When Michelle Prickett was an adopted child growing up, she had to visit her birth mother in a courthouse. She said she believed the unwelcoming and unofficial space was one of the reasons her mother ultimately abandoned her.
“Like so many birth parents, all the blocks were stacked against them,” said Prickett, now executive director of Kids in Need of McHenry County. “My mother said it was too hard with five children, so I fell. We don’t want that to happen with the children our organization helps.
Kids in Need of McHenry County opened a family resource and visitation house a year ago, the first such facility in McHenry County, and this week opened the house at 55 E. Crystal Lake Ave. has undergone a major renovation.
The goal is to provide a space where foster children can meet and connect with their birth parents in a more relationship-building setting than a courthouse or library, Prickett said. .
Nearly 50 families living in Kane, Lake and McHenry counties have collectively spent more than 2,000 hours in the visiting home since it opened last year, said Amber Rakozcy, owner and director of ROAN Solutions, which provides the home services.
“Some families have never eaten with their kids before or had a meal with them,” Prickett said. “This house provides a safe atmosphere, a normal environment.”
The renovation is part of a partnership between Kids in Need and home-builder Lennar, which chose the one-day project for its annual Day of Caring event.
“This is one of the most rewarding projects we’ve ever done,” said Lennar Chicago Division President Chris Gillen. “The whole company supported him.”
Members of Lennar’s Focus Acts of Caring committee were looking to organize some sort of community-building event, and several Lennar employees in the Crystal Lake area approached them in March about the Kids in Need house, a said Gillen.
This included Kari Moritz, vice president of sales and marketing, and Sean Burke, vice president of purchasing.
“I thought it would be a great opportunity to continue the work we’ve done in the past as Stuff the Duffel,” Moritz said, referring to a donation drive from Second Bridge, now part of Kids in Need. , to collect assets for adoptive children.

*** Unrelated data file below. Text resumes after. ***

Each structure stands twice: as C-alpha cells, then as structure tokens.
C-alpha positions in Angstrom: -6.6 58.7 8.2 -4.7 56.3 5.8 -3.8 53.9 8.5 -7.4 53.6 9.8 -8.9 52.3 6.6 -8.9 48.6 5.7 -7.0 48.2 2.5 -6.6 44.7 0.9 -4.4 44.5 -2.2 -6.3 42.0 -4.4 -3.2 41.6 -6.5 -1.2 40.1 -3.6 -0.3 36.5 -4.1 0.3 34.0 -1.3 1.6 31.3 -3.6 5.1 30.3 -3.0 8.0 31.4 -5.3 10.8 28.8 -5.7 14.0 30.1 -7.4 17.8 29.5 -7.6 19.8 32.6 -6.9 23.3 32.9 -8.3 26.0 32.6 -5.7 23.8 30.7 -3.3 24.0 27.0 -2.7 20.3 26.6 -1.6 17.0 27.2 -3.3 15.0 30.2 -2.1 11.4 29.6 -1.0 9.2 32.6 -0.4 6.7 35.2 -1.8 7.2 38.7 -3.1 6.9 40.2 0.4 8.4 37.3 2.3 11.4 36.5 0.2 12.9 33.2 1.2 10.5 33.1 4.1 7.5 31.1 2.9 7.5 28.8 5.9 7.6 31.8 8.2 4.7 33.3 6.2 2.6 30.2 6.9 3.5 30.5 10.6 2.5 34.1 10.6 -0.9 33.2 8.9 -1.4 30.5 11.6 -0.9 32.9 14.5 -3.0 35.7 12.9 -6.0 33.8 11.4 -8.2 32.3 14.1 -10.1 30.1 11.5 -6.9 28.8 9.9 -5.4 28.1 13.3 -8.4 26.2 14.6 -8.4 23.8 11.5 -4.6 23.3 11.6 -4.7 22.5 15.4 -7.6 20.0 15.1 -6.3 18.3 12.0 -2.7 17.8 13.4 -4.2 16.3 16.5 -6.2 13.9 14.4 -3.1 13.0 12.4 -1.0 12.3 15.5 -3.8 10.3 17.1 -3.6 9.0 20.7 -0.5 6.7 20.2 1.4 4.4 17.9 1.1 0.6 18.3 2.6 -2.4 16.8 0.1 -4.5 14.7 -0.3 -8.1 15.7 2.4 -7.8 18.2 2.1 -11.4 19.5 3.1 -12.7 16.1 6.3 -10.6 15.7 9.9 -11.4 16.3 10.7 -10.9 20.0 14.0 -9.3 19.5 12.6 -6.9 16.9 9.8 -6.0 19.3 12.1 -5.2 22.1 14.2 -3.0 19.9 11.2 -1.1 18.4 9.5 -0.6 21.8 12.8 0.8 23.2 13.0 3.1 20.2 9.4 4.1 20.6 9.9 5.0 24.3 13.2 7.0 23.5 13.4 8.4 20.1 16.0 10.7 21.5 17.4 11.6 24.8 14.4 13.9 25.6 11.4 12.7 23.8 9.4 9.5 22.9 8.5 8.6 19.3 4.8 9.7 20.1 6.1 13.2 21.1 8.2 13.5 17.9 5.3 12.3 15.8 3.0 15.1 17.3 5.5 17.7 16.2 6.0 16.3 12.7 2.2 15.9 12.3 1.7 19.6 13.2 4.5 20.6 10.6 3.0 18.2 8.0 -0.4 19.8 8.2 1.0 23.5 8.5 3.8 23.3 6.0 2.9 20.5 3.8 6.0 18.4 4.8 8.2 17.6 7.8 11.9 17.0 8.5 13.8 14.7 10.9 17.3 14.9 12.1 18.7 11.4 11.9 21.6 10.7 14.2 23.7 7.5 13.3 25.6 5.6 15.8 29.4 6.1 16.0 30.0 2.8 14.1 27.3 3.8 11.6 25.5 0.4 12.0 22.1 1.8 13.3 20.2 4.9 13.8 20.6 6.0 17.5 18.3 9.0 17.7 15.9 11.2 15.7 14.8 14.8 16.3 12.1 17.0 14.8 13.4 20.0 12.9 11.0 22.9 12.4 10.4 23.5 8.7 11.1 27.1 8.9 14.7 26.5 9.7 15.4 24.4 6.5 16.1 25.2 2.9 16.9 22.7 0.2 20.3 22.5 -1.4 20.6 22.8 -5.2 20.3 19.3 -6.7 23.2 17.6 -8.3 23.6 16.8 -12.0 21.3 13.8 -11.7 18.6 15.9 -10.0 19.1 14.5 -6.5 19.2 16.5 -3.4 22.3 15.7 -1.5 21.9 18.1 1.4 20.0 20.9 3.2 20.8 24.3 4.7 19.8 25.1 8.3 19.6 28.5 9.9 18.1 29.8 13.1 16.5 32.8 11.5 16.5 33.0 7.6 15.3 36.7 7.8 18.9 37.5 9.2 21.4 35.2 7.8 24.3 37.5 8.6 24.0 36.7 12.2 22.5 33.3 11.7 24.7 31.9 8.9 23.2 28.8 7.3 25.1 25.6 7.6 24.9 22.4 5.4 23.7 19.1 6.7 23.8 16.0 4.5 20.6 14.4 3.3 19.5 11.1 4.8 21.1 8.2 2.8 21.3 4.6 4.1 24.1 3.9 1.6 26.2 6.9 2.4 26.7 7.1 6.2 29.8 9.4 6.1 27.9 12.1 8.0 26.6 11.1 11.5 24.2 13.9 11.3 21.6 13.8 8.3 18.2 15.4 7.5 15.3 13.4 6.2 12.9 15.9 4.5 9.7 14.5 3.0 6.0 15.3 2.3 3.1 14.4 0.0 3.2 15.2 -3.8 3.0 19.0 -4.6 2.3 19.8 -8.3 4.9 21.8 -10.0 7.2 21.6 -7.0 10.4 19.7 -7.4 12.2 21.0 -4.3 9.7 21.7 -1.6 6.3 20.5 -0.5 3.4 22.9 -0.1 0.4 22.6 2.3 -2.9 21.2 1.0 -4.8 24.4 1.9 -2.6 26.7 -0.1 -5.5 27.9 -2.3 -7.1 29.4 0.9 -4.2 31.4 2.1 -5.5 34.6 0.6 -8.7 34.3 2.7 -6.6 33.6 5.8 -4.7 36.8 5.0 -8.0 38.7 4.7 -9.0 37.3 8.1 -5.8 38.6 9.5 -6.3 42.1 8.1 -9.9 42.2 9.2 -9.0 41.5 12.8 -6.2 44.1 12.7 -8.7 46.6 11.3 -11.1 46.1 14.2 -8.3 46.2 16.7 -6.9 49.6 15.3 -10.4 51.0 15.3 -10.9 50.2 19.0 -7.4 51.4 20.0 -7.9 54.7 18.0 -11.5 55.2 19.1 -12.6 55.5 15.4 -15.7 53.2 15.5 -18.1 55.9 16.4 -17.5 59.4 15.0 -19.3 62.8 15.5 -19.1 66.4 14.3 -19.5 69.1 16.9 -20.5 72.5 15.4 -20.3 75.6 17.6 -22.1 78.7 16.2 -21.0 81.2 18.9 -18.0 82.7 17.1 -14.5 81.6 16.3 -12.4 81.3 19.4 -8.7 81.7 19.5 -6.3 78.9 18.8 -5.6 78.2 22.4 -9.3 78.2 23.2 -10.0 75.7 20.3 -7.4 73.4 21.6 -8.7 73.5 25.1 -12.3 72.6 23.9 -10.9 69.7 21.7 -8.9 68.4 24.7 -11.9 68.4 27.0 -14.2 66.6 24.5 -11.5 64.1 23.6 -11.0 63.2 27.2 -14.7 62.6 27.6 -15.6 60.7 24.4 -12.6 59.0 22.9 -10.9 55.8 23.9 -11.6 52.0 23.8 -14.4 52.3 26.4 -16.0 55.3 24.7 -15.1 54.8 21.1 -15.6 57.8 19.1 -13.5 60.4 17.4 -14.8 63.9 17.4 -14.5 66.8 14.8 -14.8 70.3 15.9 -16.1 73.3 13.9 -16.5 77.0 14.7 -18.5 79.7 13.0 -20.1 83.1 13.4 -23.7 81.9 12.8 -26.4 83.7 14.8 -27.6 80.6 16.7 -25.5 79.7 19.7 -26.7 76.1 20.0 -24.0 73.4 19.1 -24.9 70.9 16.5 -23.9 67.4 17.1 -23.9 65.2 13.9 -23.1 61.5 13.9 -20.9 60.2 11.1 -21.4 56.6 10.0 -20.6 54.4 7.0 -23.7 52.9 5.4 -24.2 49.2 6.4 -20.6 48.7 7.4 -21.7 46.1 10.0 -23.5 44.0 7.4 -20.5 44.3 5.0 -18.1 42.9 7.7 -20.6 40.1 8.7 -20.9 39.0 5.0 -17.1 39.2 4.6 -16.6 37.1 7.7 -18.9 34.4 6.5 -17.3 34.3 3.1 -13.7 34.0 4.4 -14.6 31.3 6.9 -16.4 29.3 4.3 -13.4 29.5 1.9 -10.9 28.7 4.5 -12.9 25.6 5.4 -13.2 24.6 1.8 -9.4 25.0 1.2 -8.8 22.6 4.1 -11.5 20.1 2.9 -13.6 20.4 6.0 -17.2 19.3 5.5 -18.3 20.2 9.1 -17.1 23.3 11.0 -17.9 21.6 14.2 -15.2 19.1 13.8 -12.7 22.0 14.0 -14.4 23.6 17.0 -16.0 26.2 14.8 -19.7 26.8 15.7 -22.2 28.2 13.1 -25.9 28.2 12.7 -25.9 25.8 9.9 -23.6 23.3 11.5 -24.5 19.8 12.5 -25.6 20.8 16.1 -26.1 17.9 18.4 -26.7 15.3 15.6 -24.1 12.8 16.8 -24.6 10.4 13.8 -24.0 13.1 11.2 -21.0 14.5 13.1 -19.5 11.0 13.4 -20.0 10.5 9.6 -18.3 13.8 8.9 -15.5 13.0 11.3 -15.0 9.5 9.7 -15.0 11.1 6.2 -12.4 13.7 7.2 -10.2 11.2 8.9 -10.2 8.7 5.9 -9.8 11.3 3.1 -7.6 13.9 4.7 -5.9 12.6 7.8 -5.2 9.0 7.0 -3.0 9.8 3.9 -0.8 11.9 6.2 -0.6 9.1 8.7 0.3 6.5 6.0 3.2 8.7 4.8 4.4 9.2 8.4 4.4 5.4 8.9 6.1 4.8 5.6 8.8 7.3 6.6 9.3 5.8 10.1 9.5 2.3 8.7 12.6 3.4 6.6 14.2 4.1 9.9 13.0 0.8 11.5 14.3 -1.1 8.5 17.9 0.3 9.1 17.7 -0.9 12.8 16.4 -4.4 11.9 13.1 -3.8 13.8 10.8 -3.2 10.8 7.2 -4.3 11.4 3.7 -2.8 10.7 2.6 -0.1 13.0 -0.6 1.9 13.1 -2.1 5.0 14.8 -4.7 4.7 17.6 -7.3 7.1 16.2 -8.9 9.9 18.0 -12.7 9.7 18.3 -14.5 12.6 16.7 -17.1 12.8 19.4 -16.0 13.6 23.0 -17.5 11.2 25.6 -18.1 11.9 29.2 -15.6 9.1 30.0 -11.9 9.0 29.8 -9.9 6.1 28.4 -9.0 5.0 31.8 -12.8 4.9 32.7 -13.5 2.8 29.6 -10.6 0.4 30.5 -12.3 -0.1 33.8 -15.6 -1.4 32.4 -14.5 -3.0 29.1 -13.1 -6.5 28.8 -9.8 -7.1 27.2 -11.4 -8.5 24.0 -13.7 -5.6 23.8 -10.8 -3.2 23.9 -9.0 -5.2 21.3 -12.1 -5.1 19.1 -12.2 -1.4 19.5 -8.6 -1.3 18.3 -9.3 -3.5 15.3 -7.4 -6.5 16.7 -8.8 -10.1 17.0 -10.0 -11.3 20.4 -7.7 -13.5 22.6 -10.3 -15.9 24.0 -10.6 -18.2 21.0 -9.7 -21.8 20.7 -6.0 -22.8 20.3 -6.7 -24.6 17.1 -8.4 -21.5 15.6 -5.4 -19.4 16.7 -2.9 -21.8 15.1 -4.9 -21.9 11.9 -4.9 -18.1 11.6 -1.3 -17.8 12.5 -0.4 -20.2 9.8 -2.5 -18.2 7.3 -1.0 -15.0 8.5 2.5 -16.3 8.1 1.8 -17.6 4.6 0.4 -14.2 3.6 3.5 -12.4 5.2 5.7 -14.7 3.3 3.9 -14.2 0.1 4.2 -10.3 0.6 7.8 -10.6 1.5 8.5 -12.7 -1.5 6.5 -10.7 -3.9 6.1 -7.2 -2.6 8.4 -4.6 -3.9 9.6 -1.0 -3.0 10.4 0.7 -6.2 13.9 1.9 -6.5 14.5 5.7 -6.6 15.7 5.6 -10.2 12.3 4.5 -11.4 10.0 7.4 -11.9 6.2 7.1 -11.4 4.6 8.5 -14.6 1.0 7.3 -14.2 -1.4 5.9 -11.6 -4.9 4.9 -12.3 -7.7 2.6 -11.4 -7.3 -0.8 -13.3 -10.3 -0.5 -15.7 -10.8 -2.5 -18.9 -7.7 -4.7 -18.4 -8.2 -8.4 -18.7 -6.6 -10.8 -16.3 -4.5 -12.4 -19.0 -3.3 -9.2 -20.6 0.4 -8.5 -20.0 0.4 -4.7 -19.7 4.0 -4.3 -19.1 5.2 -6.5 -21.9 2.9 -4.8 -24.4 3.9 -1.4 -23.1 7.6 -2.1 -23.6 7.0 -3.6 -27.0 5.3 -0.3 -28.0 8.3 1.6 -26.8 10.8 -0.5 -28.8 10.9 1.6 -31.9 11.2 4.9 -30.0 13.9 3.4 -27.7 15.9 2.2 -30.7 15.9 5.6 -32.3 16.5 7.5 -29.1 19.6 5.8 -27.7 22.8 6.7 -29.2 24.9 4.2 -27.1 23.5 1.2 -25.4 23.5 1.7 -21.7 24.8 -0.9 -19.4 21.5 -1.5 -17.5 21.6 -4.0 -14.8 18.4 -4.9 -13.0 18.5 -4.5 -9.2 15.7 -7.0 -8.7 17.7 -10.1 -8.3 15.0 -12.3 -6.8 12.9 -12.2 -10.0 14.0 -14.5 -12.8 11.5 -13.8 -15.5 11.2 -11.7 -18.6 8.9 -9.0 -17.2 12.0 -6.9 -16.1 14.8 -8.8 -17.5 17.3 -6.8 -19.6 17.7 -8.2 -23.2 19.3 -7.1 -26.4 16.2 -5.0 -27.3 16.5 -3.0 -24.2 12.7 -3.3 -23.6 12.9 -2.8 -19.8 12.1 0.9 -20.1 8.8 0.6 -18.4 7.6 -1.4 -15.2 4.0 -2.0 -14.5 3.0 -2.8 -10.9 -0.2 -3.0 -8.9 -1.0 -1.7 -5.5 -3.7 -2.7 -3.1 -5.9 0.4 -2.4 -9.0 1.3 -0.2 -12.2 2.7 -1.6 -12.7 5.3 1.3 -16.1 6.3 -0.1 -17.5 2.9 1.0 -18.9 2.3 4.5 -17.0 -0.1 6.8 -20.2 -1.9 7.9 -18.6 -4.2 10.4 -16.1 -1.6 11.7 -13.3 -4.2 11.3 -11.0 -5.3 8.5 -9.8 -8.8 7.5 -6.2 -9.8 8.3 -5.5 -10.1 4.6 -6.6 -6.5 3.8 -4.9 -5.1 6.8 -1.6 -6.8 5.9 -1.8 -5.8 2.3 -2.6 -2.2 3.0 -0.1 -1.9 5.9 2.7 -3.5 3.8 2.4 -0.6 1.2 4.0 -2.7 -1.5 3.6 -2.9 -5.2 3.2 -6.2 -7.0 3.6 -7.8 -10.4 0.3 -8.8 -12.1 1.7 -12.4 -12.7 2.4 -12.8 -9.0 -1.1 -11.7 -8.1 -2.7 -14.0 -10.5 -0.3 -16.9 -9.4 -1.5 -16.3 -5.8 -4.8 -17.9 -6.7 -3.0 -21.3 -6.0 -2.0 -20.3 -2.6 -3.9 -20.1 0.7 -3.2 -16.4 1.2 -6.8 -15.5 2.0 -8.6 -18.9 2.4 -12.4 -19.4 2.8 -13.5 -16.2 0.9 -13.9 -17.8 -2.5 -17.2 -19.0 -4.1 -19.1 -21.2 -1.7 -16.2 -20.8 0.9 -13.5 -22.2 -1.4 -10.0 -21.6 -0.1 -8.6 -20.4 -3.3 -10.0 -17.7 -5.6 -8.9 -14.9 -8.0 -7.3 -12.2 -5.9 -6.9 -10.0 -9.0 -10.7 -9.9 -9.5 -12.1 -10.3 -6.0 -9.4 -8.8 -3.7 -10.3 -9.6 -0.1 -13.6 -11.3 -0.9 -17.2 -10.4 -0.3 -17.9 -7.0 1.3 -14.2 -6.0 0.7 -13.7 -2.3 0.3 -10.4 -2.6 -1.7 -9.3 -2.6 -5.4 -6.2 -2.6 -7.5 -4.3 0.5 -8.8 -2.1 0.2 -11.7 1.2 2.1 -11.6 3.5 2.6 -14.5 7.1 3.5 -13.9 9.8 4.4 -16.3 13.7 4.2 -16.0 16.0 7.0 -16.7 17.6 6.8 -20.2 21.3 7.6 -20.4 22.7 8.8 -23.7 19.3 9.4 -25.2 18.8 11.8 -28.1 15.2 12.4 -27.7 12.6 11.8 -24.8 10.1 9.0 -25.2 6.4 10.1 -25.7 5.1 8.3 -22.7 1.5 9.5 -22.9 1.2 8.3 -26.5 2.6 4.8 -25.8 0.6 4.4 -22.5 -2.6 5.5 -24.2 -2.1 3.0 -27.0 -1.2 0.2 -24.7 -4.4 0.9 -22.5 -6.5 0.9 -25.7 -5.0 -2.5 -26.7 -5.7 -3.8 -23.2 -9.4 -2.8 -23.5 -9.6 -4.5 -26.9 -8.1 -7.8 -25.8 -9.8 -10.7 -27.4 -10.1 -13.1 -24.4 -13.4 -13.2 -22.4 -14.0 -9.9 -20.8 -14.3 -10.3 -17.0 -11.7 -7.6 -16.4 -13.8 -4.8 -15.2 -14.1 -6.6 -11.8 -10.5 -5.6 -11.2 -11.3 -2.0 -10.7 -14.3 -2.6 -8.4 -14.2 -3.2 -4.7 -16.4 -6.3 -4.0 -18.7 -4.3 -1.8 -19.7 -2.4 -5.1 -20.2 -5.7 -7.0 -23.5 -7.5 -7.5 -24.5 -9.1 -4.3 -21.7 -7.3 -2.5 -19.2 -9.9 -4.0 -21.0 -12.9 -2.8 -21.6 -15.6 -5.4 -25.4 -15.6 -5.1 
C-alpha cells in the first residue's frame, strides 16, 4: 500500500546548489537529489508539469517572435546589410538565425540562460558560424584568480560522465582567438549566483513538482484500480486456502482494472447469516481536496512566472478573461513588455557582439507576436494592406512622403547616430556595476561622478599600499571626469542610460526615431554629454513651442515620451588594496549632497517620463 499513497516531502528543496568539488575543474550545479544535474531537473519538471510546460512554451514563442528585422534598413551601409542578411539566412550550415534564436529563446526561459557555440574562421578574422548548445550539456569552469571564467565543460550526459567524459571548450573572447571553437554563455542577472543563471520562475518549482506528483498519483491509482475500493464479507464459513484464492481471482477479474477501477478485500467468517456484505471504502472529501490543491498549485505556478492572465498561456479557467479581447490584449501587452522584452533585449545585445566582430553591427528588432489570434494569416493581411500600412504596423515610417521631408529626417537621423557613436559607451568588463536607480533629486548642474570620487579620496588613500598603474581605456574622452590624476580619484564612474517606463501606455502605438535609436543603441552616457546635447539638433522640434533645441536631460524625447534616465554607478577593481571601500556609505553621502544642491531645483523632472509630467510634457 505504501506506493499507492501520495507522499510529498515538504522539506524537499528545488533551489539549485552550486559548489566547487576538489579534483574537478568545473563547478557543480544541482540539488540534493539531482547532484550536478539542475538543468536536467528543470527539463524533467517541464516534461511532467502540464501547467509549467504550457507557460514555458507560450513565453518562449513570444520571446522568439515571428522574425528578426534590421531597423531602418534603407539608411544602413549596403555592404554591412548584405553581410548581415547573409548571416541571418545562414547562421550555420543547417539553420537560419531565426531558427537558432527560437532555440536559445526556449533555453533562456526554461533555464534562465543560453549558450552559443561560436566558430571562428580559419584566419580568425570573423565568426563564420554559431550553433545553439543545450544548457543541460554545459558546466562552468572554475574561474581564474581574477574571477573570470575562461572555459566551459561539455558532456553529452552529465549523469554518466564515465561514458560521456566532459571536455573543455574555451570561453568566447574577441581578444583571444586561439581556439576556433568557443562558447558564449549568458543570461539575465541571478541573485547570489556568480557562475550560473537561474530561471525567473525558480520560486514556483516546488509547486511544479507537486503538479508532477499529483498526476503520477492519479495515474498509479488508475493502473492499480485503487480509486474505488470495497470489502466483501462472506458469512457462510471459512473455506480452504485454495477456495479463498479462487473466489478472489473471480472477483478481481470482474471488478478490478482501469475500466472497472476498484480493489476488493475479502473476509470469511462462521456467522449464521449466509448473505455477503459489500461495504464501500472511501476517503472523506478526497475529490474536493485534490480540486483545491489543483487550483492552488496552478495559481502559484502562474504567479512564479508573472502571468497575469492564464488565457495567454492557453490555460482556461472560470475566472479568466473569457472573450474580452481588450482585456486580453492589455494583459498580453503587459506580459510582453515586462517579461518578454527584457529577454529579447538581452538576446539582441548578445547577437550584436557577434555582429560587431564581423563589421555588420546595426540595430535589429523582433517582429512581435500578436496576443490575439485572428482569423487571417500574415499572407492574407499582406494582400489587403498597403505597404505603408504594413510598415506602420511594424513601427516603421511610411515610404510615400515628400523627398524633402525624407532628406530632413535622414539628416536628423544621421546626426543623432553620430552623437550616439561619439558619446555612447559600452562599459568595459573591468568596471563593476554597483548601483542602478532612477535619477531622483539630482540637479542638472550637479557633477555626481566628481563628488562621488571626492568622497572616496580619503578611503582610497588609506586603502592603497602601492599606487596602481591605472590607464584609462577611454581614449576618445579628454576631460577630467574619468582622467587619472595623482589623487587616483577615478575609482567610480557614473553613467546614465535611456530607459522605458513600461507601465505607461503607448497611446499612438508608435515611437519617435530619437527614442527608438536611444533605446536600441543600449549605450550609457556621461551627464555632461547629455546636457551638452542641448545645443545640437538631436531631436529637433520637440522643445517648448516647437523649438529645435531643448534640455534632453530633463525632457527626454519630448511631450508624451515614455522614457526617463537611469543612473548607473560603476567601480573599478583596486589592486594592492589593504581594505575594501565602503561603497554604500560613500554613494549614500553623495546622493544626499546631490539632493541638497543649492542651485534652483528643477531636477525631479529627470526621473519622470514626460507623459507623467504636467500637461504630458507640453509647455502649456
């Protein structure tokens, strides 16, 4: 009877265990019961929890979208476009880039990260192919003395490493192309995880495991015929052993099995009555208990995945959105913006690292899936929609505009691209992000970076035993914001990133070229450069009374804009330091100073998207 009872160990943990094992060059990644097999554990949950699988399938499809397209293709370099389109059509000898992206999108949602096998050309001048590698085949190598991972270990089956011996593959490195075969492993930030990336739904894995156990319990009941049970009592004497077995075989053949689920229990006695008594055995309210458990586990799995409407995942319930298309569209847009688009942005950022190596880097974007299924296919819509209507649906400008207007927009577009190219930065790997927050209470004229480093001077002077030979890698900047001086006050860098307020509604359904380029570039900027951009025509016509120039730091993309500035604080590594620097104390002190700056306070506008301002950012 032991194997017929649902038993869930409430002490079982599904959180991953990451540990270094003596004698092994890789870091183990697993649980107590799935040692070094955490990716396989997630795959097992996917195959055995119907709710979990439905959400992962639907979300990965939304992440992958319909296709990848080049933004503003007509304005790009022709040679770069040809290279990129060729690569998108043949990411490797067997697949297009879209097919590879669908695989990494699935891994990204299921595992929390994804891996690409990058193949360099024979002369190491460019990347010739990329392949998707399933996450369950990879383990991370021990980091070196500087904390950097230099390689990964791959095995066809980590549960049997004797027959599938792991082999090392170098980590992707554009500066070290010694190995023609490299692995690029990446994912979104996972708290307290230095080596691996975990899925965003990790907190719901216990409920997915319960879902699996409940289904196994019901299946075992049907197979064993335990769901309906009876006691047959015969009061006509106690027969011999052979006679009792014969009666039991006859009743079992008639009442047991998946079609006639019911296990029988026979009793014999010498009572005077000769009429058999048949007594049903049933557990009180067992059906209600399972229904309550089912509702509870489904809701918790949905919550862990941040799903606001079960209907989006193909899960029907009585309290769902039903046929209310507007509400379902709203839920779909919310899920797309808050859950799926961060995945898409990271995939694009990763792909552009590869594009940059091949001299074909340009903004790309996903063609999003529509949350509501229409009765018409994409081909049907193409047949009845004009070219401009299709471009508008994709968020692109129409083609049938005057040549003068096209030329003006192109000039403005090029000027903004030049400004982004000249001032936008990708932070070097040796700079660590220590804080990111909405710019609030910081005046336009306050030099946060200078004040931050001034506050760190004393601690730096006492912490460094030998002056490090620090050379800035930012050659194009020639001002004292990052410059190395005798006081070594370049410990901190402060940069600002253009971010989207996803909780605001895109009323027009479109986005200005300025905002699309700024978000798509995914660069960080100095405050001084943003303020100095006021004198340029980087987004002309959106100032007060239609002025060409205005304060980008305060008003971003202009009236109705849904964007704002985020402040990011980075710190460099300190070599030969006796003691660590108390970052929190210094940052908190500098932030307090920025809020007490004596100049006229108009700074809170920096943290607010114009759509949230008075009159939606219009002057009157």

The fundraiser was created after the death of AJ Freund, a 5-year-old child killed by his parents in Crystal Lake in 2019. Moritz said she was greatly affected by the incident and was happy to contribute to this week’s partnership.
“It’s a fantastic, straight-to-the-point event,” Burke said Friday afternoon. “It definitely exceeded expectations.”
Lennar and his partners raised more than $70,000 in cash or material donations for the renovation, Gillen said. About 50 Lennar associates and another 20 from contract partners spent Friday painting, furnishing and cleaning the home.
Keller Williams Realty, which did preparatory work on Thursday, also contributed $15,000 for home renovations, Prickett said.
Some new features will include a newly paved and regraded rear driveway and parking space, new front landscaping and plants, and a new outdoor play area. Various rooms and cabinets were repainted, the plumbing was reconfigured and new sofas were donated.
The house includes a variety of spaces where parents can have supervised visits with their children and learn skills such as cooking and bathing. Different rooms are designed for different age groups, including a playroom for older children and larger spaces for families visiting multiple children who may live with different host families, Prickett said.
Therapists and others work with parents to manage anxiety levels as they learn to care for their children safely and successfully, Rakoczy said.
The goal of Kids in Need and the home is to find a permanent solution for affected children, whether that means reuniting with their birth parents or finding a permanent foster home, Prickett and Rakoczy said.
Even in the latter case, the halfway house can provide a space where children and their birth parents can build a healthy relationship or visit each other several times a year, Rakoczy said.
“The truth is that the parents who come to our doors love their children fiercely,” Rakoczy said. “They may not have the parenting skills or have suffered generational patterns of trauma or abuse. Parents make choices. The community may not always tolerate these decisions or support them, but maybe it will once we understand where these people are coming from.
Although Rakoczy has said she thinks ROAN and Kids in Need see the reconnection “win” daily, one of her favorite accomplishments involves reuniting a 2-year-old with her dad, who previously knew he was. had a child.
Prickett said she and her husband adopted four foster children who met their aunt, grandmother, mother and younger sister.
One of the adoptive siblings, Prickett said, told her it was “the best day of her life” when she was able to have a meal and play games with the Pricketts and her birth family, in watching them get along and, therefore, feeling more comfortable about the whole situation.
“You hear stories of kids walking around with suitcases,” Prickett said. “There is no chance of bonding or cooking in the offices. This represents a different approach to working with families. They can create memories here.
Kids in Need expected families to be able to use the house again from Saturday, Rakoczy said on Friday, noting that normally the house is open seven days a week.
“Parents are always surprised when they come here for the first time,” Rakoczy said. “They are used to offices, a library or McDonald’s. I think when they come here this week they’re going to be really amazed at the new decor and backyard play.